Knowledge on the signal transduction of LAG3 is still limited. Crosslinking of CD3 and LAG3 inhibited T cell proliferation and cytokine production, which may be caused by impairing proximal TCR signaling as a reduction of calcium influx was also observed.105 The cytoplasmic domain of LAG3 contains three conserved regions in both human and mouse, a serine phosphorylation site, KIEELE motif, and multiple EP repeats. The KIEELE sequence is essential for the inhibitory function of LAG3 in CD4+ T cells.96 LAG3 function can be antagonized by TCR signaling through two transmembrane metalloproteases (A Disintegrin And Metalloproteinase domain-containing protein 10 and 17 (ADAM10 and ADAM17)) that can cleave LAG3. TCR signaling upregulates the cleavage activity of ADAM10 and ADAM17 by distinct mechanisms, which in turns allows efficient T cell proliferation and function.106
CD155 (PVR) and CD112 (PVRL2) are two ligands for TIGIT, with CD155 having a higher affinity than CD122.107 Trans ligation of TIGIT not only delivers inhibitory signals in T and natural killer (NK) cells via TIGIT signaling,108,109 but also suppresses T cell function by enhancing IL-10 production of DCs via reverse CD155 signaling.107 CD226, a co-stimulatory receptor, shares the same ligands with TIGIT.110 However, the affinity of TIGIT to its ligands is higher than CD226, and therefore TIGIT can suppress CD226-mediated co-stimulation via ligand competition.111 Interestingly, TIGIT can also directly bind to CD226 in cis to disrupt its homodimer formation and co-stimulatory function.112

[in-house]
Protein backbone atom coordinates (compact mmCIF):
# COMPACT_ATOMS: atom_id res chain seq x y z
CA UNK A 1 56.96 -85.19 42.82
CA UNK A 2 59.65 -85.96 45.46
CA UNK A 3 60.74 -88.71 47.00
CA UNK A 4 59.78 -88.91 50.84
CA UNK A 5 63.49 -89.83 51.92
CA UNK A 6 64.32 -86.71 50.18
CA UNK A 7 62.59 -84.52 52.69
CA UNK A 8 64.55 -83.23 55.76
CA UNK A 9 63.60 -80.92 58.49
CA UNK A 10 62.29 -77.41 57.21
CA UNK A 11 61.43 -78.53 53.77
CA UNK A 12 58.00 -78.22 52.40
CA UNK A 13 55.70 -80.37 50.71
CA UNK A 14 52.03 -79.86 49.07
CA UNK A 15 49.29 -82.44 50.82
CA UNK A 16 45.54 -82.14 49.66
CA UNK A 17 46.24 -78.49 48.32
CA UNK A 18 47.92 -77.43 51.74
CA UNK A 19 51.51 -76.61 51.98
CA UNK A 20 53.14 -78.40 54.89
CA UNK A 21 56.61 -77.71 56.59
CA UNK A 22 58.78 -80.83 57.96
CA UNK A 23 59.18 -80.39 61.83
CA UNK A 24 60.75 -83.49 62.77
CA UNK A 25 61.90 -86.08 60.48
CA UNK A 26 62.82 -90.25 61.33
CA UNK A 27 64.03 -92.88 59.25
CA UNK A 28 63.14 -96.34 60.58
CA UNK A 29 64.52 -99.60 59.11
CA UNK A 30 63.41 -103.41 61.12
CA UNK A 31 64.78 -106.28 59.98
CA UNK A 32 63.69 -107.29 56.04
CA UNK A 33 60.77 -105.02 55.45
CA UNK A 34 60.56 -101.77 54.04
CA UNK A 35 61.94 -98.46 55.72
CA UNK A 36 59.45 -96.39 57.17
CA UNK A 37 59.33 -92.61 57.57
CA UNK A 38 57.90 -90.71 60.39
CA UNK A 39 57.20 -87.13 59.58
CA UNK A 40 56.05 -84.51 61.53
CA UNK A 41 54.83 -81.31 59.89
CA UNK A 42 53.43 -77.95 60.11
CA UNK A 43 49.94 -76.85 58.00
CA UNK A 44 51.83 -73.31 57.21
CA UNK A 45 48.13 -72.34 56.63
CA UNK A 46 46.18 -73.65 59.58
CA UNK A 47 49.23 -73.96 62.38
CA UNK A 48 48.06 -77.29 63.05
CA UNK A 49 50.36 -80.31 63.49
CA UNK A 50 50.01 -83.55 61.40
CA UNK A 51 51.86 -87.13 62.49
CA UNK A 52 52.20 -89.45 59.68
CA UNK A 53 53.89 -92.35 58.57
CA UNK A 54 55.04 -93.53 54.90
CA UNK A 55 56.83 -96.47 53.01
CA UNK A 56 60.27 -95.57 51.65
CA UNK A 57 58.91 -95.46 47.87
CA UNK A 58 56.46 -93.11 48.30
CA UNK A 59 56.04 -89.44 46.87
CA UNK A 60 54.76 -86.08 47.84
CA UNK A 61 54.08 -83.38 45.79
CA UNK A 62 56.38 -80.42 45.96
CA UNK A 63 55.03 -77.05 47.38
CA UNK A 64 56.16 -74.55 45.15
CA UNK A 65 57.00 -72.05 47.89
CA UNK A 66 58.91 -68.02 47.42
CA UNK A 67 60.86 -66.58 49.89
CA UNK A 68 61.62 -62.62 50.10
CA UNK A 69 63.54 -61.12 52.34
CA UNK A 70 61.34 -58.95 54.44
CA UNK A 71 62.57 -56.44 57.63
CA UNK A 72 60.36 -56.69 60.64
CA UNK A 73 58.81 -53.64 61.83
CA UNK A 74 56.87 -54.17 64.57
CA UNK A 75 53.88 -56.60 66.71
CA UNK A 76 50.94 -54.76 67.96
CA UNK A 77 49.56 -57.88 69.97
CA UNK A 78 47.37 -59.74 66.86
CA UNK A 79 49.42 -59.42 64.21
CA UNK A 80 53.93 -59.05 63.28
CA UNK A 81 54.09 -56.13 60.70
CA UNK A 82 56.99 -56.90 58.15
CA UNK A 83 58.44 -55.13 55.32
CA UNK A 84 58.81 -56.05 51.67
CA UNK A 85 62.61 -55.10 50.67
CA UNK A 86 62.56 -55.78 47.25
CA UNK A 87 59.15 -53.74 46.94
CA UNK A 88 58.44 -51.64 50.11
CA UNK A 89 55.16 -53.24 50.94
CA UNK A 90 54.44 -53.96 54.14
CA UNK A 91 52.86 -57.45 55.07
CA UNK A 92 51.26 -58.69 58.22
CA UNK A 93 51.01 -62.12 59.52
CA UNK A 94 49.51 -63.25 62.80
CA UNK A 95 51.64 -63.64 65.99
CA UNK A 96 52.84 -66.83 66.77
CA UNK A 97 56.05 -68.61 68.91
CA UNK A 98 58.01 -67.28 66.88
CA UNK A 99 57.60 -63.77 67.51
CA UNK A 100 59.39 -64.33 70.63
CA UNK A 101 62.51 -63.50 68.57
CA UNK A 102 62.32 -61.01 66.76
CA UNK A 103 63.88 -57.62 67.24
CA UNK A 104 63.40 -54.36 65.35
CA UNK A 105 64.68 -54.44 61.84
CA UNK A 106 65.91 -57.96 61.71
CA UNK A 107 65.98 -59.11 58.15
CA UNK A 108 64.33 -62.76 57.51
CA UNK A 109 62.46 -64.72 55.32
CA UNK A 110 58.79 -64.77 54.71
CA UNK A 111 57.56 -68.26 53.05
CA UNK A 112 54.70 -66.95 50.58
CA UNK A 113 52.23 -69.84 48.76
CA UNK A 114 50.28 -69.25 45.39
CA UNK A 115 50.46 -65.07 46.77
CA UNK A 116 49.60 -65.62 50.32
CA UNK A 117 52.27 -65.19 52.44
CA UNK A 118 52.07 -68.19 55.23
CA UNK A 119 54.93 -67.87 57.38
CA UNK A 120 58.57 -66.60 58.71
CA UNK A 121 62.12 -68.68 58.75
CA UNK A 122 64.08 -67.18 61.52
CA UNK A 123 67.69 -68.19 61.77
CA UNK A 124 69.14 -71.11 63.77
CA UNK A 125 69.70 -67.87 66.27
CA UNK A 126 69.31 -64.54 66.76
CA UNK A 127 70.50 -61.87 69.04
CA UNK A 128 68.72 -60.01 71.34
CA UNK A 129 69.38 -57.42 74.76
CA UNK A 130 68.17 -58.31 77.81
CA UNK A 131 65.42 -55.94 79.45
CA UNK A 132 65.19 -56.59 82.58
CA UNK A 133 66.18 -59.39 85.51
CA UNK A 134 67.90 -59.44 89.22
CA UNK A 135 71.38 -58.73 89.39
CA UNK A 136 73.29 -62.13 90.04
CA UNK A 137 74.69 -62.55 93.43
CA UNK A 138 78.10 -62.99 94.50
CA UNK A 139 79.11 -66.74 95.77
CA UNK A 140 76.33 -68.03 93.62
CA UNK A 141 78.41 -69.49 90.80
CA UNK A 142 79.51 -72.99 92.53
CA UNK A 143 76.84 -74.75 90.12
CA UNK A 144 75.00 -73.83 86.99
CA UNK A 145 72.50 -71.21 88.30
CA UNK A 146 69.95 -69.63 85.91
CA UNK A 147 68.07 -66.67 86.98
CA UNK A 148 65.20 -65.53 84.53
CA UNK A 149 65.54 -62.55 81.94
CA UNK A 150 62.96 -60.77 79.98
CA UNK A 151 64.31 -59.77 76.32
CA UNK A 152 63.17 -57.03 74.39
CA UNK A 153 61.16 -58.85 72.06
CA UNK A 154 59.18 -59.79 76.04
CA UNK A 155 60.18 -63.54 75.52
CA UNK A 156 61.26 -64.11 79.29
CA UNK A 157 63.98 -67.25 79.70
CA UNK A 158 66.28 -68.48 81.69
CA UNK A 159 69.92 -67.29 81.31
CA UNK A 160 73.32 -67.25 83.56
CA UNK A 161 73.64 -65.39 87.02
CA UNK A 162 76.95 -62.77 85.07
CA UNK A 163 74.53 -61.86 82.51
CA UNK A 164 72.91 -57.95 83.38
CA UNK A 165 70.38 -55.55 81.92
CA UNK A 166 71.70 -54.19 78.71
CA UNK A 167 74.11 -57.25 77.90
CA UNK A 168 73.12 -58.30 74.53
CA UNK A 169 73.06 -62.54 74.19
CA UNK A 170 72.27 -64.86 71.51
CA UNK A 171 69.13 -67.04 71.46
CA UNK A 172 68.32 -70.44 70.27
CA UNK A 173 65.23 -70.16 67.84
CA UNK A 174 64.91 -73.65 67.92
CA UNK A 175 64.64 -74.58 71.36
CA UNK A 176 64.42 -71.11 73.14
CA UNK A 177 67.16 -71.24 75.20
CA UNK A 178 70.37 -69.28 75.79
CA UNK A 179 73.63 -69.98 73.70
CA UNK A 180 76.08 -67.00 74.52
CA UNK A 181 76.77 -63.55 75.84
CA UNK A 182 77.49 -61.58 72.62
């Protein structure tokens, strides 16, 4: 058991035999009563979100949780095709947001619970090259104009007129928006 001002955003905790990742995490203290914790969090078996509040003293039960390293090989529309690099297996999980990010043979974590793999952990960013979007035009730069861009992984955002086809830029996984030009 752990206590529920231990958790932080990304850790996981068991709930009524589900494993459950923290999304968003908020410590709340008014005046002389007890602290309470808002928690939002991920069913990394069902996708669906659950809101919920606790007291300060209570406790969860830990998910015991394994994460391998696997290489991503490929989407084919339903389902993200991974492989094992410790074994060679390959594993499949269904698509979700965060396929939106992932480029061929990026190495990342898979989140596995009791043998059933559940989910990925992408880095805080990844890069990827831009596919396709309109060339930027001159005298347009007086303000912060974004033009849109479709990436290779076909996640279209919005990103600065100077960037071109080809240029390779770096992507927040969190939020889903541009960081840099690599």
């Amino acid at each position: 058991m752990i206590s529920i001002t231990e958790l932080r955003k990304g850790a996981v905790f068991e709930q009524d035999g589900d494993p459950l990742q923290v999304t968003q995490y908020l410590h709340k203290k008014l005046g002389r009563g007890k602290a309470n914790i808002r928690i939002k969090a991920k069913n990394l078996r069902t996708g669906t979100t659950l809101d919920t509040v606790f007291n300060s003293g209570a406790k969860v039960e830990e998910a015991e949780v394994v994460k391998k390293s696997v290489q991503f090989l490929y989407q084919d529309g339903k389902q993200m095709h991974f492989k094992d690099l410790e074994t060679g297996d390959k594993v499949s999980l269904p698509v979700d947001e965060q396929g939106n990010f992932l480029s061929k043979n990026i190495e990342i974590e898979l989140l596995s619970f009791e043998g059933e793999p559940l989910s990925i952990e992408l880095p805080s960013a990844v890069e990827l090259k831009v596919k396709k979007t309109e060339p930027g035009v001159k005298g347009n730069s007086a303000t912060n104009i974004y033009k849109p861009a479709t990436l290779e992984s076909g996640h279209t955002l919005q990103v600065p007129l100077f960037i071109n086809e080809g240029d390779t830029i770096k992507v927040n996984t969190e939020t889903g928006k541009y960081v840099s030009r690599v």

The signal transduction of TIGIT is mainly studied in NK cells. TIGIT cytoplasmic domain contains an ITIM motif and an immunoglobulin tail tyrosine (ITT)-like motif (Fig. 2e). Different studies show that tyrosine phosphorylation in either ITIM motif or ITT-like motif is essential for inhibitory function of TIGIT in human NK cells.108,113,114 However, in murine NK cells these two motifs seem to be redundant.115 The ITT-like domain is reported to recruit SHIP1 through two adaptor proteins Grb2 and β-arrestin2. The Grb2-recruited SHIP1 predominantly inhibits PI3K and MAPK signaling,113 while β-arrestin2-recruited SHIP1 mainly impairs TRAF6 to abolish NF-κB activation.114 However, downstream signals of ITIM motif in TIGIT are still unclear.